Spring officially begins in twelve days, according to the sign my snow woman holds. Her countdown is one way I mark its arrival. Crocuses at the edge of my garden are another. Purple and yellow drops of color are refreshing in the midst of a black and white Midwestern winter. Dainty and determined these bright buds have yet to surface.
As much as I dislike winter’s colorless days they sure make the return of spring a cause for celebration. As the checkout guy at Trader Joe’s said yesterday “I feel almost giddy when the days warm-up.” And so it is, that warmer days and the appearance of flowers make us aware of an inner stirring.
We often feel unsettled during periods of our own growth. And unfortunately we often misdiagnose the cause. We confuse restlessness with anxiety and try to rid ourselves of something that is quite valuable. The two are different in some important ways.
Anxiety is fed by fear.
Beneath anxiety is a desire to escape something. Anxious is what I feel in the middle of the night when all my “to do” lists collide. Agonizing thoughts of being unable to do it all, keep me tossing and turning. My fear that I am not as clever or organized as I believe or want others to believe leads to questions like… Will I disappoint them? Will I let myself down? Will they think less of me? These are all outcomes I wish to avoid.
Anxiety is found in the land of the ego. Fear is its doorway.
Restlessness is powered by longing.
Under our restlessness is the desire to move towards something. Frequently we’re unsure of exactly what we want. Some unknown part of us is awakening and is looking for self-expression. Longing is the cause of our uneasiness. Restlessness often happens just prior to a breakthrough – if we stay with it. Underlying questions about it have a different tone than those about anxiety. They are questions like these: Are my gifts and talents being used well? Am I living my soul’s purpose? Does my life have meaning?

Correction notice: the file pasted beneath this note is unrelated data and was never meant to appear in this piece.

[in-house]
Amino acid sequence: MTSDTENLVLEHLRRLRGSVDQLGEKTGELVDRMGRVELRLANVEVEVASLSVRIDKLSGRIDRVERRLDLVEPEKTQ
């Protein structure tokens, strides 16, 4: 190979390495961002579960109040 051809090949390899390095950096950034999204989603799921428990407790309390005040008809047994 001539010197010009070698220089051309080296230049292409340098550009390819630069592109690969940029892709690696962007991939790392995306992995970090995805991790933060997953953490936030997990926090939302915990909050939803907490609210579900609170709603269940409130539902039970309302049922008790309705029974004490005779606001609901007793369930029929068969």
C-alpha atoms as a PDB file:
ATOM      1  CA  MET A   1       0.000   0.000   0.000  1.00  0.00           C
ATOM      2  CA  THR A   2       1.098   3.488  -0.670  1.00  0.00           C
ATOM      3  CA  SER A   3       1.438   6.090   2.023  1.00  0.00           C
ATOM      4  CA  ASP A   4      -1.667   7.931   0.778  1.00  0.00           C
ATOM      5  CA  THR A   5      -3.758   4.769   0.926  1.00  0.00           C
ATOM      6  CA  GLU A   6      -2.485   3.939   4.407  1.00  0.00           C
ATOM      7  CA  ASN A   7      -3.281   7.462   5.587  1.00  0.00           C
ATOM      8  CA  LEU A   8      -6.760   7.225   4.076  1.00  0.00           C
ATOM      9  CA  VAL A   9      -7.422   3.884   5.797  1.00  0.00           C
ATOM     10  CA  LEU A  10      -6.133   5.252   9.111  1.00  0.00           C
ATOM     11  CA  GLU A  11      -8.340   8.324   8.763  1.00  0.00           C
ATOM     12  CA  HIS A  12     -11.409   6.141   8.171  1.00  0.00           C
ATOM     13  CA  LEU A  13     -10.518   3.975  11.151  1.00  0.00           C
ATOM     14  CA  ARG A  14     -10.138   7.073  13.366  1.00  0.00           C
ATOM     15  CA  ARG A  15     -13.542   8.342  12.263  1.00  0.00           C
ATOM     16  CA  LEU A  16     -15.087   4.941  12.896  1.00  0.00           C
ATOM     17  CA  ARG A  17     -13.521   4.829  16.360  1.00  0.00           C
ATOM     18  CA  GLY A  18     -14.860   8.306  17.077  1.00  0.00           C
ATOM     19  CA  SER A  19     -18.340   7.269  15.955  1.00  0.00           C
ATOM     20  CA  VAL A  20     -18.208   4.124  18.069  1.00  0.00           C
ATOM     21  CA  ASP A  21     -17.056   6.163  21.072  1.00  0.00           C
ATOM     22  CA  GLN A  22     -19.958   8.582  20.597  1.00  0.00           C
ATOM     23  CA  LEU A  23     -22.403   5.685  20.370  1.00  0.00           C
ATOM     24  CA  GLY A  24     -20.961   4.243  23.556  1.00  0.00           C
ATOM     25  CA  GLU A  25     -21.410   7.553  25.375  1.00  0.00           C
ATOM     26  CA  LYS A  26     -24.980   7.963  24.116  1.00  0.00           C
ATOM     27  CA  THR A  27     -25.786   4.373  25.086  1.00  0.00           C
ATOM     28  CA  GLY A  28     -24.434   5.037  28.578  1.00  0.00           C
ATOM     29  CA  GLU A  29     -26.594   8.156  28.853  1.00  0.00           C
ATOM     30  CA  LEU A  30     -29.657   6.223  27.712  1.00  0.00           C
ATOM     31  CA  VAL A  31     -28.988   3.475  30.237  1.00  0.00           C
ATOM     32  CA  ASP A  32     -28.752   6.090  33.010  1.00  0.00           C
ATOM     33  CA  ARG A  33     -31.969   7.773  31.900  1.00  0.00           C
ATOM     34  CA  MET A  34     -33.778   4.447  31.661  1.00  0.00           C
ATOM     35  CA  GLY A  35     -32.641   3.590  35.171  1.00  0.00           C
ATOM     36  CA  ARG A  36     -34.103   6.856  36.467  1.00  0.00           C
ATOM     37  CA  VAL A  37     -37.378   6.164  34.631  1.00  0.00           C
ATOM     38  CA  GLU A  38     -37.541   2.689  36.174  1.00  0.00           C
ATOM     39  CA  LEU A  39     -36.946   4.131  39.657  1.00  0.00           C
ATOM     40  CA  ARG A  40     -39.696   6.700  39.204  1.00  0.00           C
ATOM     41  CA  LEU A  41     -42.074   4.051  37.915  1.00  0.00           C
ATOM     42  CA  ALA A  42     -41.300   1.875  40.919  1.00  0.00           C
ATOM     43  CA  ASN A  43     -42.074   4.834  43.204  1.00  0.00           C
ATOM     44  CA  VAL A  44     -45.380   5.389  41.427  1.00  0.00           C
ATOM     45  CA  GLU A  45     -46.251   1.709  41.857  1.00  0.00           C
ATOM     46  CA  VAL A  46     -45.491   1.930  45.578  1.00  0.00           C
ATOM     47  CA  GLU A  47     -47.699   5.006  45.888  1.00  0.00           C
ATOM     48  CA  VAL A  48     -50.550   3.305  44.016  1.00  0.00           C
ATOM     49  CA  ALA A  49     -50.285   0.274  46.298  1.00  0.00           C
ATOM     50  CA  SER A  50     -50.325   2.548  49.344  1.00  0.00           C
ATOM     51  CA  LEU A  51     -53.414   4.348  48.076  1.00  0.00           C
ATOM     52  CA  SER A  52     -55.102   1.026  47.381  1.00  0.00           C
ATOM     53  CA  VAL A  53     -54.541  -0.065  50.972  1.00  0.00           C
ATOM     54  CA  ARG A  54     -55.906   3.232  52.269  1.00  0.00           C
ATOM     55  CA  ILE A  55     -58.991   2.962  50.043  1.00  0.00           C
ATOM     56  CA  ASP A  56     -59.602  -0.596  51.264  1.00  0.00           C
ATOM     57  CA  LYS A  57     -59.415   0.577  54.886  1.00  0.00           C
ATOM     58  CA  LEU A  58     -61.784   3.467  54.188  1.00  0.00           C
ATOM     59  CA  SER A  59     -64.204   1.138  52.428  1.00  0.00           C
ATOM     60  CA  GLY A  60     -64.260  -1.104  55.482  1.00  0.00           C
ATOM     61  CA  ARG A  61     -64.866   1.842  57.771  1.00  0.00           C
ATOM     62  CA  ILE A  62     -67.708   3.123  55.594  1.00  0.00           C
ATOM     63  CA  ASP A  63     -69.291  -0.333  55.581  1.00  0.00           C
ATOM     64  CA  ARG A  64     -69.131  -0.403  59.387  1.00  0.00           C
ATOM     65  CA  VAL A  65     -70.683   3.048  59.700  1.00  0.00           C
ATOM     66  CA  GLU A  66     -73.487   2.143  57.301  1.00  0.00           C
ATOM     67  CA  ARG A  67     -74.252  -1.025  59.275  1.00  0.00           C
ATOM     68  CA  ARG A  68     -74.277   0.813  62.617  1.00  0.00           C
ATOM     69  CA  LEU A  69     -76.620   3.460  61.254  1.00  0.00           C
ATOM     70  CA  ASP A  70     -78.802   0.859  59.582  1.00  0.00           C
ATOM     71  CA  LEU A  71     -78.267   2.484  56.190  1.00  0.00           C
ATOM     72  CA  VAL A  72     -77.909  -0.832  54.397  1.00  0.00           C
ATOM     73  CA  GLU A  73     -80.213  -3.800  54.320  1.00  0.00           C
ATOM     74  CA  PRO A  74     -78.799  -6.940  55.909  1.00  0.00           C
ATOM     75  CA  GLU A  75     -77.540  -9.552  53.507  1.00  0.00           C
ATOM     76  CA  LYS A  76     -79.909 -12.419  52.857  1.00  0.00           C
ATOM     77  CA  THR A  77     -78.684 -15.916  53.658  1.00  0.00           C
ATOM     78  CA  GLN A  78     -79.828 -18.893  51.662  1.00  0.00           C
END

Restlessness is fed by longing. Longing brings us in contact with our soul.
Both anxiety and restlessness have a role to play in self-understanding. Anxious fears are often a tipoff that I’m not taking good care of myself. Have I opened the door to it by saying yes to more than I can comfortably do? That is usually the case. Exploring why I am anxious helps me decrease its debilitating fear.
Restlessness can be explored also. Rather than eradicating unsettling feelings we need to become curious about them. Are these rumblings a sign of a burgeoning self? Are there places in my relationships where I long for more self-expression? Is my work the work I long to do? Do I honor my desire to be creative?
Here is how I wrote this about in Unfolding.
“The desire to be more fully ourselves often begins with a growing restlessness. This disquiet looks like the problem. But it’s an invitation.”
Spring’s stirring is real. As flowers return and days are warmer we frequently feel an inner shift. Lengthy winters make this even more apparent. Is it cabin fever? Maybe. But it’s more than that. Spring is a time of new beginnings. It is a time to tend to budding plants and budding dreams. It is a time of awakening.
What’s stirring in you?
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